Modi warns of retaliation amid military buildup

Indian Prime Minister Narendra Modi has said ‘India knows how to maintain friendships, but it can also look someone in the eye and retaliate.’ (File/Reuters)
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Updated 29 June 2020

Modi warns of retaliation amid military buildup

  • New Delhi strengthens missile defense systems as tensions with China grow

NEW DELHI: Indian Prime Minister Narendra Modi said on Sunday that India “knows how to retaliate” amid reports of a military buildup on its disputed border with China in the Himalayan region of Ladakh.

“India has given a befitting response to those who dared to eye her territory in Ladakh,” Modi said, referring to June 15 clashes that claimed the lives of 20 Indian soldiers at the Galwan Valley in Ladakh — the first such incident between Indian and Chinese troops in 45 years.

“India knows how to maintain friendships, but it can also look someone in the eye and retaliate and give an apt reply,” the prime minister said in his monthly radio address.

The comments come as reports suggest New Delhi has deployed the advanced quick-reaction surface-to-air missile defense system Akash to the border.

“As part of the ongoing buildup in the sector, the air defense systems of both Indian Army and the Indian Air Force have been deployed in the sector to prevent any misadventure by the Chinese fighter jets or the People’s Liberation Army choppers there,” a local news agency reported, quoting  government sources.

Manoj Kewalramani, of the Bangalore-based think tank Takshashila Institution, told Arab News it is clear that “there has been a change in the status quo from April, with the Chinese army establishing new positions in areas where it didn’t have them earlier.”

He added: “There has also clearly been a buildup on both sides despite talks continuing. It’s a tense situation, and it seems it will be protracted in nature,” he said.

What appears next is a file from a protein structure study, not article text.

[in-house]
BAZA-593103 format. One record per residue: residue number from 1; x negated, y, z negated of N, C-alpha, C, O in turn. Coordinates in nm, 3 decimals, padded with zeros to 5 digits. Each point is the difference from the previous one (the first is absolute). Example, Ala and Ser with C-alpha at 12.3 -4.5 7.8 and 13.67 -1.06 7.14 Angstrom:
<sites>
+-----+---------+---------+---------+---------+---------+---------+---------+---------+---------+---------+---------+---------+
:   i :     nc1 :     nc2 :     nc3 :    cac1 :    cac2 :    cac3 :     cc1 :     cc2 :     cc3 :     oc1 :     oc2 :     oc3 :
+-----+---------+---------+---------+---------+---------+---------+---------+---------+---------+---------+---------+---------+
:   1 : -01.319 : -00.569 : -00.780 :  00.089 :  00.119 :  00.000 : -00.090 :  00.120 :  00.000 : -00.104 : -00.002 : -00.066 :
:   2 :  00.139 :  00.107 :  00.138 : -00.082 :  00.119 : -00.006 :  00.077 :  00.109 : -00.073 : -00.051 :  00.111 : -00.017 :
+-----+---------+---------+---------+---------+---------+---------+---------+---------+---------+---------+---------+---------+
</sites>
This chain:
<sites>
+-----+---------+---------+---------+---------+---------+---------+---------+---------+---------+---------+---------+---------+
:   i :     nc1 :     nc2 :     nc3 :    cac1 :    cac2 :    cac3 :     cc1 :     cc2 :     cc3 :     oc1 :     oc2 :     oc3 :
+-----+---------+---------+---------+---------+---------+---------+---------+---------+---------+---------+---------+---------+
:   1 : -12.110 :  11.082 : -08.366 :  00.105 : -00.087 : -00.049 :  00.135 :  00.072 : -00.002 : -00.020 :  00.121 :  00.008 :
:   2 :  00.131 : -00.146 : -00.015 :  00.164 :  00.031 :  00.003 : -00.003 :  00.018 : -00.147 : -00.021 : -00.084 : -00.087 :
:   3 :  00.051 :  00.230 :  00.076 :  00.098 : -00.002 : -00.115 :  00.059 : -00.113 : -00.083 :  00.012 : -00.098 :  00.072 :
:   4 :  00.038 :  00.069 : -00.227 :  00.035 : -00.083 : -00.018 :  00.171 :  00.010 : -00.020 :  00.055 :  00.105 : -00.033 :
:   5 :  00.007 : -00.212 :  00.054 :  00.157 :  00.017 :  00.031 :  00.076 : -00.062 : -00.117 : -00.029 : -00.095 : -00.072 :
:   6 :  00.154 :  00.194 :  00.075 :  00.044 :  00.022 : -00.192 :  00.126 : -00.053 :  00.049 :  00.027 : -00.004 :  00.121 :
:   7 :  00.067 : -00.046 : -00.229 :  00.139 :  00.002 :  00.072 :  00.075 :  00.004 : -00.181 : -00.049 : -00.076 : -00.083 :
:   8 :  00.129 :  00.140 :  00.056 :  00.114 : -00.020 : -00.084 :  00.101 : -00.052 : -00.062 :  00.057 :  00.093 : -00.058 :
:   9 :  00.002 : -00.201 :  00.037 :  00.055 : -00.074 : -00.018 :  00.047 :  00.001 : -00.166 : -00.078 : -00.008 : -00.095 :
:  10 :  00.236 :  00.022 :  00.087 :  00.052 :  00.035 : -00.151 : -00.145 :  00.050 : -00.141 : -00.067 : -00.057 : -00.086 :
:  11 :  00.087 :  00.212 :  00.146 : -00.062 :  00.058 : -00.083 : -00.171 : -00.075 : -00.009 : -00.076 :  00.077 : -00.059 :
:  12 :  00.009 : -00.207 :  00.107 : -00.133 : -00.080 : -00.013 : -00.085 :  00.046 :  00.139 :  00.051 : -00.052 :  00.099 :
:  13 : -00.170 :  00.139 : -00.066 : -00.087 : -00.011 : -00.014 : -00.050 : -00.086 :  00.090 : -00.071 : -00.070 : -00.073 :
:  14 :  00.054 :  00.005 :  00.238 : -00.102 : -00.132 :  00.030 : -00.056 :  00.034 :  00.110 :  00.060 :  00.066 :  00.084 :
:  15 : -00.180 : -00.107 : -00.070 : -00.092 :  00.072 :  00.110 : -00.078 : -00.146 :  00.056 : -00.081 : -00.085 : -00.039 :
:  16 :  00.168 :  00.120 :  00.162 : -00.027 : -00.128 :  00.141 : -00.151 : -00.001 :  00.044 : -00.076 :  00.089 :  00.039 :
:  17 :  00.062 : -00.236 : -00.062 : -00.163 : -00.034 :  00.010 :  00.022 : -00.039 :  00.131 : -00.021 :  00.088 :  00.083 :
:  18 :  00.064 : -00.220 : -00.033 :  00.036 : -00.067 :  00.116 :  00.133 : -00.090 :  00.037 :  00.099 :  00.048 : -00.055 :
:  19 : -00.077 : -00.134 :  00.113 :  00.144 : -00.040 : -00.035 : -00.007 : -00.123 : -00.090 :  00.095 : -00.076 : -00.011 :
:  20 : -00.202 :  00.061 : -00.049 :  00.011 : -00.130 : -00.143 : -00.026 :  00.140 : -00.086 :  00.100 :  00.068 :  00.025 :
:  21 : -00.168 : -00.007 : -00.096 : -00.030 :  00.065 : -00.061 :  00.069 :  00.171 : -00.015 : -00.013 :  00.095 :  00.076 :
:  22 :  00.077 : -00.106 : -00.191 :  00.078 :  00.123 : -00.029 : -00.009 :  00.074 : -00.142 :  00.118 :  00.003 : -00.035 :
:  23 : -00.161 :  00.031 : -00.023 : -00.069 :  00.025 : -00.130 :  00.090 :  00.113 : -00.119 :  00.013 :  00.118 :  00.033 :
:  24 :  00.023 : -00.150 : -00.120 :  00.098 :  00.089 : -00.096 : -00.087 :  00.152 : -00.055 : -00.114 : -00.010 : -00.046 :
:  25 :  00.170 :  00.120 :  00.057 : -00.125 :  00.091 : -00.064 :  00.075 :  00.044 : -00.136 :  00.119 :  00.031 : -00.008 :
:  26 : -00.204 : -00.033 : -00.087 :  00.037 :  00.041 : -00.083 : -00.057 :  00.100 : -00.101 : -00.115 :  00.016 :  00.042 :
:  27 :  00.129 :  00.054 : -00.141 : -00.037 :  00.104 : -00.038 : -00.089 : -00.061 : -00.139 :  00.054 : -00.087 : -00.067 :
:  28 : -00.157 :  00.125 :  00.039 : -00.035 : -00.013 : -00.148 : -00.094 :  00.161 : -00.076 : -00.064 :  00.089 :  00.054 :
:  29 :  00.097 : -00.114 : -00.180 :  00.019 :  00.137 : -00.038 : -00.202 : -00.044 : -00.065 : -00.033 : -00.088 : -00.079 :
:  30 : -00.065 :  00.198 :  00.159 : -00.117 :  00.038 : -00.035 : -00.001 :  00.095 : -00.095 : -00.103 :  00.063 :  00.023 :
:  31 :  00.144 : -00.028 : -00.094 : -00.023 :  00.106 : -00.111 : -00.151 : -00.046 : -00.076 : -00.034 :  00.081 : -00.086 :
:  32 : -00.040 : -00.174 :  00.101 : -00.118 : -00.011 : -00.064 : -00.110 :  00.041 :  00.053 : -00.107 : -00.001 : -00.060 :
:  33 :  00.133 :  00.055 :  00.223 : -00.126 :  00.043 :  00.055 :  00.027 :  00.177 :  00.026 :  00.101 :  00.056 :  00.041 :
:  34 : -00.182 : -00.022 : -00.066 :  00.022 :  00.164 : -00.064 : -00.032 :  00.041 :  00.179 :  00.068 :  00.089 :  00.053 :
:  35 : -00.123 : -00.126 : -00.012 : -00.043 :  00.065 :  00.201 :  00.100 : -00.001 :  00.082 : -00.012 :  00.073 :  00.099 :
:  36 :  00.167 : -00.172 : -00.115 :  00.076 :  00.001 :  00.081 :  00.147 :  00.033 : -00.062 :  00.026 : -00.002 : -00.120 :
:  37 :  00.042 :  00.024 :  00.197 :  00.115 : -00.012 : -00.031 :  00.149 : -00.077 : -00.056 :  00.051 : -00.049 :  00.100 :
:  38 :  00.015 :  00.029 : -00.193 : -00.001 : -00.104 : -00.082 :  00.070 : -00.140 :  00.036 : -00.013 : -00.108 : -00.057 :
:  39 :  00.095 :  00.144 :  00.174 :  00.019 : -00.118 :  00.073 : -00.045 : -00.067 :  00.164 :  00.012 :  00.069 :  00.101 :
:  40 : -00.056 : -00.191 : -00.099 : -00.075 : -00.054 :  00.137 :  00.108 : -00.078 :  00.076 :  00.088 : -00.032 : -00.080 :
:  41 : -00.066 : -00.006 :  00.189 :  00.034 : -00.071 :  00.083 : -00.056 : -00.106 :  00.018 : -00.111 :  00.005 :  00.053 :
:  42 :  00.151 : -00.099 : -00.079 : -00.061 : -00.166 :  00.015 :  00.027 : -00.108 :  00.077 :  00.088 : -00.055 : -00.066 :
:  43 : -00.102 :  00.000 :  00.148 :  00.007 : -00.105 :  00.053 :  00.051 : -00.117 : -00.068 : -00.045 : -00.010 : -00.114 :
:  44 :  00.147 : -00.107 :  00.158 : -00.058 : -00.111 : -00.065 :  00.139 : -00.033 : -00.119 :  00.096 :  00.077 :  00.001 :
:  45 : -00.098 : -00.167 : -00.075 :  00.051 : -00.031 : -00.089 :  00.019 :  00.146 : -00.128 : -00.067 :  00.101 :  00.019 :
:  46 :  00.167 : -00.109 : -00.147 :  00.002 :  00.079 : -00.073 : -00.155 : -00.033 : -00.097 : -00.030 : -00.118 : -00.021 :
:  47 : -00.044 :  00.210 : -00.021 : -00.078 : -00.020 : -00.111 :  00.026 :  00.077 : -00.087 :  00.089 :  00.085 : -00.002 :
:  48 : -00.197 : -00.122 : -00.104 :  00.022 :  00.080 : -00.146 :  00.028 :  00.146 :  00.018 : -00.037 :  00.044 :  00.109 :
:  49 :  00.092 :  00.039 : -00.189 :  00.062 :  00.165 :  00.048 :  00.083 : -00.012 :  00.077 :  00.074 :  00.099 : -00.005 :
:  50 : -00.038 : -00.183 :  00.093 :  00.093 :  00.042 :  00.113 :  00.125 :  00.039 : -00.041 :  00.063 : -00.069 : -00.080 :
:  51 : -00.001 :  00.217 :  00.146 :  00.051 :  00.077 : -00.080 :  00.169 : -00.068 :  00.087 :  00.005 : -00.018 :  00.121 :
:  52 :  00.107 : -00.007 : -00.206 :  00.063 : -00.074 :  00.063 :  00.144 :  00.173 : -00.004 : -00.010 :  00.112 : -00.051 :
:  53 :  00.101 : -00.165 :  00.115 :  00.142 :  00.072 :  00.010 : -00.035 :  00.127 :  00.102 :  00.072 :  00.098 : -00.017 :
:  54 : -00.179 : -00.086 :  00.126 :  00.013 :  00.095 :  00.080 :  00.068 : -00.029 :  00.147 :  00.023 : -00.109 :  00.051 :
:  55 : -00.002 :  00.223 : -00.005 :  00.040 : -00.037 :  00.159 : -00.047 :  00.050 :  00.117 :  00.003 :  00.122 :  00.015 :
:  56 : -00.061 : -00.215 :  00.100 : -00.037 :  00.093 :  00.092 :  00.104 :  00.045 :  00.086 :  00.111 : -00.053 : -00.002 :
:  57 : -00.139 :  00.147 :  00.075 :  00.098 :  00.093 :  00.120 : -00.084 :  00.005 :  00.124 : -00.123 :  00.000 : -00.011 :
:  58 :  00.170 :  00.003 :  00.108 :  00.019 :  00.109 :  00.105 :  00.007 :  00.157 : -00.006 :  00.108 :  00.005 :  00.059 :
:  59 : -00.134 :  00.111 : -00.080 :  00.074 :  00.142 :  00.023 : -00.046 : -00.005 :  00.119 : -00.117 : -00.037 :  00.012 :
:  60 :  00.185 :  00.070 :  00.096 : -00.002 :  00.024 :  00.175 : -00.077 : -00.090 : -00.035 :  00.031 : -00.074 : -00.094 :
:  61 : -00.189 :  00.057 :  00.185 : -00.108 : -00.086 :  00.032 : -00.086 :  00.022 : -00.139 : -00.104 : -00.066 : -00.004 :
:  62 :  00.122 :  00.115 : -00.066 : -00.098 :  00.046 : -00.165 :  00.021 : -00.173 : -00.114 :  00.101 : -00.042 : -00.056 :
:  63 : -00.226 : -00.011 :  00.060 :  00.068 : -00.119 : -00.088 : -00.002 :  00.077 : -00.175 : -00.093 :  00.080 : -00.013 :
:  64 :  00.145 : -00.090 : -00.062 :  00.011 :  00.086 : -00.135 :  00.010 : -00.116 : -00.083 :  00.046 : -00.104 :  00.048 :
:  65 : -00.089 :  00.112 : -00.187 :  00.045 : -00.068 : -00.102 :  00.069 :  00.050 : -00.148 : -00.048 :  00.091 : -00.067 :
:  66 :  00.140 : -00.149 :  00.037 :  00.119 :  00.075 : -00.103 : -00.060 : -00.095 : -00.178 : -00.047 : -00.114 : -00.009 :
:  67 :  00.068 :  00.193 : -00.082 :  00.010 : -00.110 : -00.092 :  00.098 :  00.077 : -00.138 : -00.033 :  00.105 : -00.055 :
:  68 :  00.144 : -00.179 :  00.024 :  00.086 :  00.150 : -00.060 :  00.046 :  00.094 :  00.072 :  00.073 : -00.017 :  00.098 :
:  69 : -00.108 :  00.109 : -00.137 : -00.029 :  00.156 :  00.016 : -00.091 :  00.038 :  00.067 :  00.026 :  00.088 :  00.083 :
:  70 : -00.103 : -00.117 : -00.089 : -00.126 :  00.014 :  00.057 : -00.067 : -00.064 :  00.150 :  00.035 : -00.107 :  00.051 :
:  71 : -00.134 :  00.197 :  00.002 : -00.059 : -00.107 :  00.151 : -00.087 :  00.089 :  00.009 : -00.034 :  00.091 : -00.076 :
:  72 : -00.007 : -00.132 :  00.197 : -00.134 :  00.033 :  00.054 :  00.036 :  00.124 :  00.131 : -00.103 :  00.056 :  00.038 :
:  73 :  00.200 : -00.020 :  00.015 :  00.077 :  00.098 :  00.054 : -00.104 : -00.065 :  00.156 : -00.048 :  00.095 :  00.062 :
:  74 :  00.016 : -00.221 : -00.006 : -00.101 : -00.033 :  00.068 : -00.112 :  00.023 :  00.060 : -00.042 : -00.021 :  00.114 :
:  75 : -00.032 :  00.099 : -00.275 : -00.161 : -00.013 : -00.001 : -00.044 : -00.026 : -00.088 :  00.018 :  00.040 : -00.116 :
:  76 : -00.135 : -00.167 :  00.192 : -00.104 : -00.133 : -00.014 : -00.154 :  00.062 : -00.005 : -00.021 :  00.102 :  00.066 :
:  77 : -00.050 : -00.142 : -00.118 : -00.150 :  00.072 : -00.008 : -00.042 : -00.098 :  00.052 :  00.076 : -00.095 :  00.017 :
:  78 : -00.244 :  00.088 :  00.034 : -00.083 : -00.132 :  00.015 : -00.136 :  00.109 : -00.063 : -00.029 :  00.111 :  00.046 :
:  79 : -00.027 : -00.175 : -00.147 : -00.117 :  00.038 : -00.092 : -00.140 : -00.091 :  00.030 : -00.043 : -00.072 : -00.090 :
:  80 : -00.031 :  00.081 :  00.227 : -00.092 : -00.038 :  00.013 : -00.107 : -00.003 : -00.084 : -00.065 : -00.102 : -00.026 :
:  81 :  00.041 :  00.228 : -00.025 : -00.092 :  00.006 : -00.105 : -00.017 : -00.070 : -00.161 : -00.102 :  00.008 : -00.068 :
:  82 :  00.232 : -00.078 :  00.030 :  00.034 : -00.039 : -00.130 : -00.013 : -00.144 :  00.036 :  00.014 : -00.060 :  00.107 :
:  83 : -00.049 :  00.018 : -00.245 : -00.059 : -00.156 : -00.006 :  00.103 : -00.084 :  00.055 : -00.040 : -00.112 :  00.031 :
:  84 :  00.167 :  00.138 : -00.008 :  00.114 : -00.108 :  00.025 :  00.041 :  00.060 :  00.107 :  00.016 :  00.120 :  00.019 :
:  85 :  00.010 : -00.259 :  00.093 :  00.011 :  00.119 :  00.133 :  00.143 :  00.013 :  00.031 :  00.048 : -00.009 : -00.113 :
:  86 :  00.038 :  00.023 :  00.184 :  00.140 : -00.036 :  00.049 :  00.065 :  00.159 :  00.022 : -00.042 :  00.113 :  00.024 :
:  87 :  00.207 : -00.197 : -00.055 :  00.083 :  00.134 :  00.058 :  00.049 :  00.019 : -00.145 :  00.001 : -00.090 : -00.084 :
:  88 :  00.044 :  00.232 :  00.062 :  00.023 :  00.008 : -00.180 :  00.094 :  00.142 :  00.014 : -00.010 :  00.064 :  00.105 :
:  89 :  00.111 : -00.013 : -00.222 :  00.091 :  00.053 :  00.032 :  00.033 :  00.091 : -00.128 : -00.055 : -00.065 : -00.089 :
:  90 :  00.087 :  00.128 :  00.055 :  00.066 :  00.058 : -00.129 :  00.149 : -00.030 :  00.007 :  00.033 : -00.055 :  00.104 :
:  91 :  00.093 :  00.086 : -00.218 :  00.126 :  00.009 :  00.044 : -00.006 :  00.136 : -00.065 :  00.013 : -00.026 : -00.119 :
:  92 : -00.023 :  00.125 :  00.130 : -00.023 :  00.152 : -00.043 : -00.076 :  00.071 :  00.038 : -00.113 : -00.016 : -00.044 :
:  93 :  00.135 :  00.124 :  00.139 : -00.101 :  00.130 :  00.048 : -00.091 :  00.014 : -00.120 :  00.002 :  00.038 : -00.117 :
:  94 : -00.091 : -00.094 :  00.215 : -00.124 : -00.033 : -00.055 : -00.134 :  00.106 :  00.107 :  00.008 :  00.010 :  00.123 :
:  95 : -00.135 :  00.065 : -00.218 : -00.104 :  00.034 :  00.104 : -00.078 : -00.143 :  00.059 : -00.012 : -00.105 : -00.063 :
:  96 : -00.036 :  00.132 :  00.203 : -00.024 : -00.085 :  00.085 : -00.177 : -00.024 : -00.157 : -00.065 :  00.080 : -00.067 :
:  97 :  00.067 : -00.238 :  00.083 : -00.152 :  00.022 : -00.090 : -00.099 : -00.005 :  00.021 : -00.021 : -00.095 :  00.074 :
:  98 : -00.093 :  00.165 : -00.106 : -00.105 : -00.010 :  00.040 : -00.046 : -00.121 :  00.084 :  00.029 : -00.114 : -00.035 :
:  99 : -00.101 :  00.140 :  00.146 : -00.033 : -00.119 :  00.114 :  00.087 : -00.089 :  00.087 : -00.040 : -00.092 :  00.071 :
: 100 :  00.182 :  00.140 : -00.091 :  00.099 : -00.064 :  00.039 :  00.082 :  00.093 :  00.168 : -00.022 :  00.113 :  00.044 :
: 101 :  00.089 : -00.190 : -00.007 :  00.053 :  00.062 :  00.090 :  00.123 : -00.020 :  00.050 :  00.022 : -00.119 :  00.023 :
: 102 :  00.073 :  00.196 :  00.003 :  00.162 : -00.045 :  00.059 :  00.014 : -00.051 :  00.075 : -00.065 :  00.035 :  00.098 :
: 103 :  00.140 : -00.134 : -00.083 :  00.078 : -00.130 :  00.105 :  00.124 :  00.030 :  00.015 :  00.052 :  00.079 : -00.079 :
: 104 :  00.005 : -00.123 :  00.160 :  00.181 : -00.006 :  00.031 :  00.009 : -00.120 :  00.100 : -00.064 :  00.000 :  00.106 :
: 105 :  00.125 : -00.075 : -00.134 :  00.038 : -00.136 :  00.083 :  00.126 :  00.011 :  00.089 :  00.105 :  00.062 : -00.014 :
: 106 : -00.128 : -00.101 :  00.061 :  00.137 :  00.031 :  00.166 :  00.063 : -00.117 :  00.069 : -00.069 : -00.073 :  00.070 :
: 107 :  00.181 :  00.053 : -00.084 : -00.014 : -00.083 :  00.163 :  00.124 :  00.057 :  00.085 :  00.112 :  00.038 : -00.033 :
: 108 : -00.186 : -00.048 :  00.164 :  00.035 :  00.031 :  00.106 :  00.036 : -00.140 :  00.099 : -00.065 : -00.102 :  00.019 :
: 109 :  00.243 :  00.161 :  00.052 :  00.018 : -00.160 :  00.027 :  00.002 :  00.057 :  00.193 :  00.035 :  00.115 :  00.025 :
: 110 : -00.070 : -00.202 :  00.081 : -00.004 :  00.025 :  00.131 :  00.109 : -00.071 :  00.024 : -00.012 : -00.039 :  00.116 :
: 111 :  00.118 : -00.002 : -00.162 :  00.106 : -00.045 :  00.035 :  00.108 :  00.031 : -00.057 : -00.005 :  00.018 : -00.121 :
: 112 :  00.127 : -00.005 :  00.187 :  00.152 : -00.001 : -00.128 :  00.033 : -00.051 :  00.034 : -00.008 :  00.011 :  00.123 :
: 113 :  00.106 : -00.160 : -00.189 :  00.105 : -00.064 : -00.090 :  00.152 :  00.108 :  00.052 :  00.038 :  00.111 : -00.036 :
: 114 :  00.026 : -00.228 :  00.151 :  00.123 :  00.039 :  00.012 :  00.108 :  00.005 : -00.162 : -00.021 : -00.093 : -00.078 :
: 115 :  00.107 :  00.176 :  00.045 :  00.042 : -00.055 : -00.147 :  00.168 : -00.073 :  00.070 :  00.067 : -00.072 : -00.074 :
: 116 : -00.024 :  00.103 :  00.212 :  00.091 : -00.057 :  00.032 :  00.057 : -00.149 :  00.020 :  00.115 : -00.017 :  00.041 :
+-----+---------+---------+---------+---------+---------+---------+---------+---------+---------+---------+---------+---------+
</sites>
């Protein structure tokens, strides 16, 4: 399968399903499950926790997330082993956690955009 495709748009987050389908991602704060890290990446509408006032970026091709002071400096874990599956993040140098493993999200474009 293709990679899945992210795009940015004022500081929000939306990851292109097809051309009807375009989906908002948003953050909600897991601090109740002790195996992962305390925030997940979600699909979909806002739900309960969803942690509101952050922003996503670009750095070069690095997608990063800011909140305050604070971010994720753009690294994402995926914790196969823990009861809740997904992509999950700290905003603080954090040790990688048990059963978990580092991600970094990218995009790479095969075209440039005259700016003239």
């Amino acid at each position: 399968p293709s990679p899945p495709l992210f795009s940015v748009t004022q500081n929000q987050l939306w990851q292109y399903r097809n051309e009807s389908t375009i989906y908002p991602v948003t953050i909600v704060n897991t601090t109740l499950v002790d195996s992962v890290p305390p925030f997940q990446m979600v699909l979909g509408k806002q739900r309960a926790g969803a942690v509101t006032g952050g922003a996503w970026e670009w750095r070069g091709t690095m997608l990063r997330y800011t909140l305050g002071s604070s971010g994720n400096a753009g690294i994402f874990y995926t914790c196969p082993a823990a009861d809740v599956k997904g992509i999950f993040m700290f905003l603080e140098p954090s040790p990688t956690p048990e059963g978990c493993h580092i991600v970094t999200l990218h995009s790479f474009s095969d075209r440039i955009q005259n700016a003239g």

According to political analyst Prof. Srikanth Kondapalli, of Jawahallal Nehru University, “the entire border from Sikkim, Arunachal Pradesh to Ladakh is active now.” 

Tensions escalated in early May when Indian troops accused China’s military of hindering their patrols along the Ladakh and Sikkim border.

In return, Beijing blamed its southern neighbor for building road infrastructure in the Fingers region around the Pangong Tso Lake and Galwan Valley in eastern Ladakh.

Violence broke out in the Galwan Valley on June 15 when both sides were supposedly negotiating de-escalation measures.

Three days later, Modi addressed the nation, saying “no one has intruded” into Indian territory.

He has since been accused of failing to tell the truth by the main opposition Congress Party and former army generals, who said that satellite images showed a Chinese buildup on the Indian side of the border. 

“The prime minister should address the nation and tell the truth that the Chinese have encroached on our land. Otherwise the Chinese will use his statement to their advantage,” Congress spokesperson Kapil Sibal said on Saturday.

However, according to Kondapalli, the government is unable to reveal strategic information.

“The previous Congress regime did not do that,” he said, adding that transgressions on the undefined border occur every day.

Border tensions have led to a campaign to boycott Chinese goods in India.

China has major investments in the Indian economy, accounting for $5.5 billion until last year. China’s exports to India amounted to $57.86 billion in 2019, compared with imports that stood at $16.32 billion. China’s smartphone companies also hold a 75 percent share of the Indian market. 

“The boycott campaign reflects public sentiment,” economist Amit Bhandari, of the Mumbai-based think tank Gateway House, told Arab News.

“Trade links with China have developed over the past 20 to 30 years, and what has been there for so many years cannot be undone in a few days or months. It would be massively disruptive,” he said.

“The purpose of the boycott is that you want to impose a disproportionate amount of financial damage to the other side. China is vulnerable in its investment in the technology sector.”

However, Manoj Kewalramani argues that instead of a “knee-jerk reaction,” what is needed is “a nuanced re-evaluation of the Sino-Indian economic relationship to reduce strategic vulnerabilities.” 

He added: “We are entering a new phase in the bilateral relationship that will require new rules of engagement.”


Indian court accused of ‘betrayal’ over mosque verdict